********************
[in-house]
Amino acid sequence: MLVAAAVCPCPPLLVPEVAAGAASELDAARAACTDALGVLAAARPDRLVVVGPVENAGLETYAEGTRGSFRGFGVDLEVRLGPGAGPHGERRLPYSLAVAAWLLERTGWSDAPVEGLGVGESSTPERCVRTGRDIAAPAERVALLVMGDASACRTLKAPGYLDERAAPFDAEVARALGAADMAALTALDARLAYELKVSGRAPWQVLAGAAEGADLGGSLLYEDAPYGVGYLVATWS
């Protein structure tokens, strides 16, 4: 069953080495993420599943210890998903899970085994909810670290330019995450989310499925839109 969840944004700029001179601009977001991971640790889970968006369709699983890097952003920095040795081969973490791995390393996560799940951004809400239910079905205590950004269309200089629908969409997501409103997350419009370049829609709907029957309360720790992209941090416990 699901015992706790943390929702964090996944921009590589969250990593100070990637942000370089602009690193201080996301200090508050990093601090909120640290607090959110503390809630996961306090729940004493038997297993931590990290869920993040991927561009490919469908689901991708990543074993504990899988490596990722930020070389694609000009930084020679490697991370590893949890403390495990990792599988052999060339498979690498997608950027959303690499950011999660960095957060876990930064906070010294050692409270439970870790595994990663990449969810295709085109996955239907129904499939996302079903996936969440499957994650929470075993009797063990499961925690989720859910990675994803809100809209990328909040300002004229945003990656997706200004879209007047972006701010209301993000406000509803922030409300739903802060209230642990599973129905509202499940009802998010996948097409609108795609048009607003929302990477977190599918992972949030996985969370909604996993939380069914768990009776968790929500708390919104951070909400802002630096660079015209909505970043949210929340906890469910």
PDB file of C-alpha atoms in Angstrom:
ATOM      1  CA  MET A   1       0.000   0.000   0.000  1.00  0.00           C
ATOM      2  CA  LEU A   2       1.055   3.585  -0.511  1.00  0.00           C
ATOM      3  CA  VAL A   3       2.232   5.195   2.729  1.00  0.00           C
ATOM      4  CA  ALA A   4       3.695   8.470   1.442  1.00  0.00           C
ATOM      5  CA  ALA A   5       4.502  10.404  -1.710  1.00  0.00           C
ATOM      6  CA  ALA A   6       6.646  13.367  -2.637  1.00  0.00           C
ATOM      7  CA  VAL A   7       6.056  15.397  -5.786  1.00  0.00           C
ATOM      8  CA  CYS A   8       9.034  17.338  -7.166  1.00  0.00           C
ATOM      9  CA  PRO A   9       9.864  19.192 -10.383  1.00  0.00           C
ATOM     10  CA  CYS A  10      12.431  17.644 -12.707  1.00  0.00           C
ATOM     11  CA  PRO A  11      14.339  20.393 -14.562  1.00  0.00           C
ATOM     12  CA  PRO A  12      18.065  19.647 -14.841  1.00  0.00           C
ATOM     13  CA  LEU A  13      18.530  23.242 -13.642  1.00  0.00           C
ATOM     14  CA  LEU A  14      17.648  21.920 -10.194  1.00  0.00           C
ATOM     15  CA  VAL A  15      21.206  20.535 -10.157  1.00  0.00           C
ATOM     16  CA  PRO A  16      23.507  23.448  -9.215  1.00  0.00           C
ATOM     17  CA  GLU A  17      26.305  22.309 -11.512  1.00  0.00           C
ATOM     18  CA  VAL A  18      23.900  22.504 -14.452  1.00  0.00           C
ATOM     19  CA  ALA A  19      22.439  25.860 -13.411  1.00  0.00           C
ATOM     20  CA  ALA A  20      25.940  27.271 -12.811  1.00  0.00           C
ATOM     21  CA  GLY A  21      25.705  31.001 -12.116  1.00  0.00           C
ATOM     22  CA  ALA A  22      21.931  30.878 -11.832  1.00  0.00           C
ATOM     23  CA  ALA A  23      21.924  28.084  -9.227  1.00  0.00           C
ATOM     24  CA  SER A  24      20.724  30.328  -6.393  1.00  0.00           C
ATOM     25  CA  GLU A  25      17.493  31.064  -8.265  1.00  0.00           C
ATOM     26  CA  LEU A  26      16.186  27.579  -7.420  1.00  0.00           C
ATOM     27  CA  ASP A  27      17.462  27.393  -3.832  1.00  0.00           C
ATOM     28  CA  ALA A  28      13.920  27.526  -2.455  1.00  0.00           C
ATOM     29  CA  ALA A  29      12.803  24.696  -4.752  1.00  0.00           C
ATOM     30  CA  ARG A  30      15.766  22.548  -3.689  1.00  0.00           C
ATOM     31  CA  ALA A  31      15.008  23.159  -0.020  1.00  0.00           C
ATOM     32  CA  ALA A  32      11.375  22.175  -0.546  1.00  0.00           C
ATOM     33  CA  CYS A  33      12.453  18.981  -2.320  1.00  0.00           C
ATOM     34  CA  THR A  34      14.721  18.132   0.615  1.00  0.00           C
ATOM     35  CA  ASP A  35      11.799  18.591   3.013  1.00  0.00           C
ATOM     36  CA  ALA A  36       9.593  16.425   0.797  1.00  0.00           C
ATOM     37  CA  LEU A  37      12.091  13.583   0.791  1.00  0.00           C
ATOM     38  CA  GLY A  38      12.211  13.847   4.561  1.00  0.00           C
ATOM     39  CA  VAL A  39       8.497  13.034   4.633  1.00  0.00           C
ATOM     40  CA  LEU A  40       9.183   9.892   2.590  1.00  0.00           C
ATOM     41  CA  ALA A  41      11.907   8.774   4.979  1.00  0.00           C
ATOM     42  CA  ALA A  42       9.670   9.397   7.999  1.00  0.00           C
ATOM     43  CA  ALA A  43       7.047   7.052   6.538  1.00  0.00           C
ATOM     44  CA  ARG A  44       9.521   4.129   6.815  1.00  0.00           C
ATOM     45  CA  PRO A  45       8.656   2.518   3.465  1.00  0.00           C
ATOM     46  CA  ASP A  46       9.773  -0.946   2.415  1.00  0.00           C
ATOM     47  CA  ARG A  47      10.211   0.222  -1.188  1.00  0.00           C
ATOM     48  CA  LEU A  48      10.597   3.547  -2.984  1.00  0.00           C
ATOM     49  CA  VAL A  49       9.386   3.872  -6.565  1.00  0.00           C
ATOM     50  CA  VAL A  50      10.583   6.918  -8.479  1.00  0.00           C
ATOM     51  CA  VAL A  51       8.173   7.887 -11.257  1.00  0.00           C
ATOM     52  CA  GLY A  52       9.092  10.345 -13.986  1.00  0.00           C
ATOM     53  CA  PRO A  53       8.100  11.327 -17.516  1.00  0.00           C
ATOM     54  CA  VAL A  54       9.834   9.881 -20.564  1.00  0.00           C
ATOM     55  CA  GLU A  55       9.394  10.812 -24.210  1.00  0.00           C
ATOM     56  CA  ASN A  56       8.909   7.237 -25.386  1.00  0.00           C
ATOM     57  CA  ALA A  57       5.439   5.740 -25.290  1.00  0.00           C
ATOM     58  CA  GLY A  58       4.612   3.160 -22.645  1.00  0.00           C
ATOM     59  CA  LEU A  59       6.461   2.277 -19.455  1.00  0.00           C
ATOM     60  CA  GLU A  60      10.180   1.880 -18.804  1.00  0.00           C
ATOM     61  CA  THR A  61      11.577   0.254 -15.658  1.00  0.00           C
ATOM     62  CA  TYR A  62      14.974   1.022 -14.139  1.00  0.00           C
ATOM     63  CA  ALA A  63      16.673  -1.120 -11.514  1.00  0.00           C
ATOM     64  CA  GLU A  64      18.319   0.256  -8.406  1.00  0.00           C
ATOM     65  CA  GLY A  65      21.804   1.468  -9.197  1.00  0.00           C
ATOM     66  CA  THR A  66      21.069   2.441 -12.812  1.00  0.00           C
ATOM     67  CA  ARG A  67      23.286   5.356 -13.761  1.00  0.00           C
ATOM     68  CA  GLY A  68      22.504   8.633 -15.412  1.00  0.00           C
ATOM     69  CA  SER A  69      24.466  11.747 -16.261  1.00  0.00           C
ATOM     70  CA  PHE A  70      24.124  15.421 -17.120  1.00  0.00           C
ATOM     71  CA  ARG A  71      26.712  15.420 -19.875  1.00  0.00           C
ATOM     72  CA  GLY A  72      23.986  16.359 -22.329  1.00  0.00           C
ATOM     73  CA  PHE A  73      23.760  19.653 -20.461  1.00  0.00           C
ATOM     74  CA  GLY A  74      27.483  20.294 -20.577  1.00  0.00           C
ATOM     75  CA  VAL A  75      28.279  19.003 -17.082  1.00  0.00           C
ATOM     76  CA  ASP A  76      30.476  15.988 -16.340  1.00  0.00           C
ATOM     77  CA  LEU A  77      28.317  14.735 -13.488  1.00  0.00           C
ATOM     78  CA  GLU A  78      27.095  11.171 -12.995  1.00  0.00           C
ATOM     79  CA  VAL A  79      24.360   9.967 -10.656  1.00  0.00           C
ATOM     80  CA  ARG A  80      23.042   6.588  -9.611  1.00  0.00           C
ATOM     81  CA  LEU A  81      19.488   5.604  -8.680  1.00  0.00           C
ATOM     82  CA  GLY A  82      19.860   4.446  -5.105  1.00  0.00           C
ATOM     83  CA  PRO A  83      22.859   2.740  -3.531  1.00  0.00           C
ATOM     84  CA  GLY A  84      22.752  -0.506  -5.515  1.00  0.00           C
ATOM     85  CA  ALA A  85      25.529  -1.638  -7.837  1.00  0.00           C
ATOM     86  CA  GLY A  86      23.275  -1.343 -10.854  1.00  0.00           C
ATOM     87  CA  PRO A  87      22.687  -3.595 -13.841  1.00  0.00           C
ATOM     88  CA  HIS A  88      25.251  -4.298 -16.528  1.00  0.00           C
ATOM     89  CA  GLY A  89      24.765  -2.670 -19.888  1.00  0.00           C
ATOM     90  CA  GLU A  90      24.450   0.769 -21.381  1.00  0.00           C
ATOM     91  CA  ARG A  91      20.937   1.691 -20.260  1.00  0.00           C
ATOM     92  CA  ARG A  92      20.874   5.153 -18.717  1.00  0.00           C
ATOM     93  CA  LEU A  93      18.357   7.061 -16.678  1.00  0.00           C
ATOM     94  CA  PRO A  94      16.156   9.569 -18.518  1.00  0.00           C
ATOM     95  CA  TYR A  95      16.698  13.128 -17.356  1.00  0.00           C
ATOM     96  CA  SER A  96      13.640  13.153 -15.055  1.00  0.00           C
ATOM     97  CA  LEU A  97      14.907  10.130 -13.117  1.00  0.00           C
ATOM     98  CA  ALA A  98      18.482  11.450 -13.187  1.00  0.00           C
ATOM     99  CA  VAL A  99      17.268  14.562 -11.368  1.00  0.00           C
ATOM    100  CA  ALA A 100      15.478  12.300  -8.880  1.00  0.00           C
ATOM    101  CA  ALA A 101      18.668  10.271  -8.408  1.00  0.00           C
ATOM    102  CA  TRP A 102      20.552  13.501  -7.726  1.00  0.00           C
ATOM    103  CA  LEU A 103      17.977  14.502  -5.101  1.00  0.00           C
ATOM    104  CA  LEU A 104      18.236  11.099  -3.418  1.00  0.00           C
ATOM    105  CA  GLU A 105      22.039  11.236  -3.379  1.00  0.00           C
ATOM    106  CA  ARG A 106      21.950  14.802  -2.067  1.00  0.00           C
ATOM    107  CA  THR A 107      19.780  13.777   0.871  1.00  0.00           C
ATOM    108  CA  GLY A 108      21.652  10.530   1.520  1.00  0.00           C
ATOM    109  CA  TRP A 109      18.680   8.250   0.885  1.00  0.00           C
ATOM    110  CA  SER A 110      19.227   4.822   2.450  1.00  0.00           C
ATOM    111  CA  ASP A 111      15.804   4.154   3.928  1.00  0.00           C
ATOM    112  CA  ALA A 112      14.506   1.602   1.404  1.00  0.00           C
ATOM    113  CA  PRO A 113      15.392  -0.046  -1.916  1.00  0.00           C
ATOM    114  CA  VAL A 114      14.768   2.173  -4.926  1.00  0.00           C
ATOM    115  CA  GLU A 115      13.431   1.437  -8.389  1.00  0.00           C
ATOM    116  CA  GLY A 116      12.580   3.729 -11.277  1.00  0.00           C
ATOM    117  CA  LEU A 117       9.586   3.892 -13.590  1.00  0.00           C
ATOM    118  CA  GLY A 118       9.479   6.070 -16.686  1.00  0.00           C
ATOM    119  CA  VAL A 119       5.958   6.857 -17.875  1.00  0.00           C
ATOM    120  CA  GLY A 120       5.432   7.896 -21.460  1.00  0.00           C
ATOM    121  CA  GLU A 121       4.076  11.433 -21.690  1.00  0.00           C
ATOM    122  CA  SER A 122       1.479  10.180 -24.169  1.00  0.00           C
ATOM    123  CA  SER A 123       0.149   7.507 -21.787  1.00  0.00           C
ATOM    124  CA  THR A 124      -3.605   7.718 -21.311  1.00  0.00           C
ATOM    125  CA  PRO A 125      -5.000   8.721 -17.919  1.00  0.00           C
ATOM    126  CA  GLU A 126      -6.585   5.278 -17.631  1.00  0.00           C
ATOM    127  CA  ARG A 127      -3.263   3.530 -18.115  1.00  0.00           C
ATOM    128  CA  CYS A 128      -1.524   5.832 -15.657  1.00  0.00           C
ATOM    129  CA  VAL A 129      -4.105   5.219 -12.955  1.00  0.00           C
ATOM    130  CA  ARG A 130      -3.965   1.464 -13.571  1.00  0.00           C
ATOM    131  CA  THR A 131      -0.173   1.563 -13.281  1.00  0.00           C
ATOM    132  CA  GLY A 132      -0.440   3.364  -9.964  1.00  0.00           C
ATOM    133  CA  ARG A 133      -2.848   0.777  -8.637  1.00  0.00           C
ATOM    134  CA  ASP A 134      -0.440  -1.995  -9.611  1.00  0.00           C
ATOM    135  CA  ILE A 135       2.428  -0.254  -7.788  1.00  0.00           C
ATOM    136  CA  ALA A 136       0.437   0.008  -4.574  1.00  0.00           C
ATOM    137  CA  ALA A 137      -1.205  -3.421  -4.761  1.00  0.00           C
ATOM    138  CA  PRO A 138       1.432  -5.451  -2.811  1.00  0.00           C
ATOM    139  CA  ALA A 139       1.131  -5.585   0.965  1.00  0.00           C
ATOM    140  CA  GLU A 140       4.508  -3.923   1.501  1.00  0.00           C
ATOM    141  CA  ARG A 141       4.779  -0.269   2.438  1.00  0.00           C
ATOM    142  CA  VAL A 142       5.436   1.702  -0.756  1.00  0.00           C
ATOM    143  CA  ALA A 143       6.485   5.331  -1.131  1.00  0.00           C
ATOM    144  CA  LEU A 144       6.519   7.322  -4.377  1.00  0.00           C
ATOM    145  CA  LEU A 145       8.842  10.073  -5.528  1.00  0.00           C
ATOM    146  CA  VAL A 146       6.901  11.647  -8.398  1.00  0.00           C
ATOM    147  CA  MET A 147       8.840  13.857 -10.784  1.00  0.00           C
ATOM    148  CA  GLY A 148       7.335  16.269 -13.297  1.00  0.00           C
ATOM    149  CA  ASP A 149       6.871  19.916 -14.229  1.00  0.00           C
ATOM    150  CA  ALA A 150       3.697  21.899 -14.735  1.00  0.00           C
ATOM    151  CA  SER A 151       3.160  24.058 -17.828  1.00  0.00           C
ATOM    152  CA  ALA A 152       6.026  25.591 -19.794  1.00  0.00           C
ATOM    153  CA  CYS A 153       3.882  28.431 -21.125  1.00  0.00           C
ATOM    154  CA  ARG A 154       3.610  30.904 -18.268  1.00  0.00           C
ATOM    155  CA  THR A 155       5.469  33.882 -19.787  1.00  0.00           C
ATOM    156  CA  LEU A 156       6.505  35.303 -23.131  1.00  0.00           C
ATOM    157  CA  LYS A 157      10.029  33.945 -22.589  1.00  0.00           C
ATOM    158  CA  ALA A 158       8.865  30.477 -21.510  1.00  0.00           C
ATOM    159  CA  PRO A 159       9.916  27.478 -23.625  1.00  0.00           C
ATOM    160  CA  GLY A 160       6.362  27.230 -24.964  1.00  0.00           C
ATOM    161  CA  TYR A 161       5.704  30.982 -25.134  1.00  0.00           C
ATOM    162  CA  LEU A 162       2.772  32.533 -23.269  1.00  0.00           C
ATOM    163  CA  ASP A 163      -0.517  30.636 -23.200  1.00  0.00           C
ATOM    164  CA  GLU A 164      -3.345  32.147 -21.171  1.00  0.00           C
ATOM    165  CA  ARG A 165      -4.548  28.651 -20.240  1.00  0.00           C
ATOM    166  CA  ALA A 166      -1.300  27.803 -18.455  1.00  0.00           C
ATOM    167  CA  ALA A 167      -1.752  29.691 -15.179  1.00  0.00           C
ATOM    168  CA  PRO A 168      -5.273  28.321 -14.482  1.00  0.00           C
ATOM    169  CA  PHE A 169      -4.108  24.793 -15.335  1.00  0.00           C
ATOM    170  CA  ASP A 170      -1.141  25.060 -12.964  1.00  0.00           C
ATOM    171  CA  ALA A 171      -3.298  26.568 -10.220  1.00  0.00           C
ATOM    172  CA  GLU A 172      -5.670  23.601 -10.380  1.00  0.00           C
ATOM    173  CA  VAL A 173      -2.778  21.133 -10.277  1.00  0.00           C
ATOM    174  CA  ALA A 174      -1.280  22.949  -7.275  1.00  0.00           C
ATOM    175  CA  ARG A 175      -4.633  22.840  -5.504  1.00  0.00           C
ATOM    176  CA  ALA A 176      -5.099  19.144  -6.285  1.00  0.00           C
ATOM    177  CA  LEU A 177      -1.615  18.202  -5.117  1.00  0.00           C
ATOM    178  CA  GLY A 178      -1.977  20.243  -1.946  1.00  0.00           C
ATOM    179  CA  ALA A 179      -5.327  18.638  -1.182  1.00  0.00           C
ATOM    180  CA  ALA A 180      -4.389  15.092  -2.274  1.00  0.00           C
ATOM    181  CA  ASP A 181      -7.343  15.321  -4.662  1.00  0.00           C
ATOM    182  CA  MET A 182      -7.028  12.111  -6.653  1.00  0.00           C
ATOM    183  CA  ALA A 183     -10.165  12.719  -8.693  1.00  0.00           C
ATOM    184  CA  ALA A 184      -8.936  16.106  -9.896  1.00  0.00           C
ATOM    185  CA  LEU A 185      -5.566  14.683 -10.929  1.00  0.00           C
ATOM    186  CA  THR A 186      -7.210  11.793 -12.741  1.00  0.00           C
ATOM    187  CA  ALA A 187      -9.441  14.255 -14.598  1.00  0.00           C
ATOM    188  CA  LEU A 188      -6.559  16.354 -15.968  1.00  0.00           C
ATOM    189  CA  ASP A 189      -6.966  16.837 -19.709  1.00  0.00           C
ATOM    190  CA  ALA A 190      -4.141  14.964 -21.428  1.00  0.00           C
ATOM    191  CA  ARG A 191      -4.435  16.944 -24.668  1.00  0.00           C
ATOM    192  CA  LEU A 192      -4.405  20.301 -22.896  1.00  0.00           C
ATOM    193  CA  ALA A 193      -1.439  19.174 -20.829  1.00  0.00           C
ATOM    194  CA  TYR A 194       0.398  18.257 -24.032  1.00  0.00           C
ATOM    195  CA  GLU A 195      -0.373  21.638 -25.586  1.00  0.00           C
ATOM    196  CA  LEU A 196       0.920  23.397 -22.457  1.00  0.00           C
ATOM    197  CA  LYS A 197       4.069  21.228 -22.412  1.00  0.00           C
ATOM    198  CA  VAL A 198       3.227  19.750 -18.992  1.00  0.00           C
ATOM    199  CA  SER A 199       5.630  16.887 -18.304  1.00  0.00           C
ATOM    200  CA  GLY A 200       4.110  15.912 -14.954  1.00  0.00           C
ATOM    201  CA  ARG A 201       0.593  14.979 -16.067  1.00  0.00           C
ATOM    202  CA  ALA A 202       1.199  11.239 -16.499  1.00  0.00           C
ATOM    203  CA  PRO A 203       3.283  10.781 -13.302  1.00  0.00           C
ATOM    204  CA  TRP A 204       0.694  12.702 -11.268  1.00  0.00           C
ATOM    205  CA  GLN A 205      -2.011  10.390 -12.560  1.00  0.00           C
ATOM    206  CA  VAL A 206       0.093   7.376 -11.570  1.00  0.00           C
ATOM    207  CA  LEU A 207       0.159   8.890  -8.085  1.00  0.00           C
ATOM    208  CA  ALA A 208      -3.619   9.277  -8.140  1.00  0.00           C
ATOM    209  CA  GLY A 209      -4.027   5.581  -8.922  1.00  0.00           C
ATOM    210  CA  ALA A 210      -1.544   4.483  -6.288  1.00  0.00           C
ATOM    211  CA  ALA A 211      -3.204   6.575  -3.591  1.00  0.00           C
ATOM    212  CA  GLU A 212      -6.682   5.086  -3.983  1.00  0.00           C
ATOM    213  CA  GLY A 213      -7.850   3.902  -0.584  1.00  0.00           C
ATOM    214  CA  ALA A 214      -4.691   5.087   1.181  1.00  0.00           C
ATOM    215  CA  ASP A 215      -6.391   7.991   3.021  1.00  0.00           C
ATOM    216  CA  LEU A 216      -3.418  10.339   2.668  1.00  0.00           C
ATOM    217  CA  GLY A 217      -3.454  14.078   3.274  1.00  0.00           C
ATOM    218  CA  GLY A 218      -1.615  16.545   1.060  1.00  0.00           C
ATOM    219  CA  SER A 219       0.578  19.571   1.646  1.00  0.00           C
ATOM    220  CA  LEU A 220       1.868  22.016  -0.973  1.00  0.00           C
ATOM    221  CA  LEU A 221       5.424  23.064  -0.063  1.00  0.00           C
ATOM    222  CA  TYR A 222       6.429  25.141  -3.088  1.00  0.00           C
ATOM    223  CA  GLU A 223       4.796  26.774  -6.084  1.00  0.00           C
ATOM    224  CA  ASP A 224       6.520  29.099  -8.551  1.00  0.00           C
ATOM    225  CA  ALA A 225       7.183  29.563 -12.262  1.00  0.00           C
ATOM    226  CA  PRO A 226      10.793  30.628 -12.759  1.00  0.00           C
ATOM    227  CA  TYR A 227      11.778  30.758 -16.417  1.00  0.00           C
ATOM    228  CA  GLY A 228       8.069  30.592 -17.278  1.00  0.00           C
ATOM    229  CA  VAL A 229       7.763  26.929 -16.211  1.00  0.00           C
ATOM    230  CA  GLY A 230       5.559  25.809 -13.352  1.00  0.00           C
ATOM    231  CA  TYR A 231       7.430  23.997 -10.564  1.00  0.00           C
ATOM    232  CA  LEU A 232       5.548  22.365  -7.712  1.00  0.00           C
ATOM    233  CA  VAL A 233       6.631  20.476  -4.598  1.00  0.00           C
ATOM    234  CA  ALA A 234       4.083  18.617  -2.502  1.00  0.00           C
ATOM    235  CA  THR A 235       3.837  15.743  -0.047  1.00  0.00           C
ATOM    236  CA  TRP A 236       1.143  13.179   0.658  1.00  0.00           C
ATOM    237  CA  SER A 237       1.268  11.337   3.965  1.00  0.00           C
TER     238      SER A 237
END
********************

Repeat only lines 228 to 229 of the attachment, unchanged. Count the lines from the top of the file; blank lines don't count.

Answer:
ATOM    224  CA  ASP A 224       6.520  29.099  -8.551  1.00  0.00           C
ATOM    225  CA  ALA A 225       7.183  29.563 -12.262  1.00  0.00           C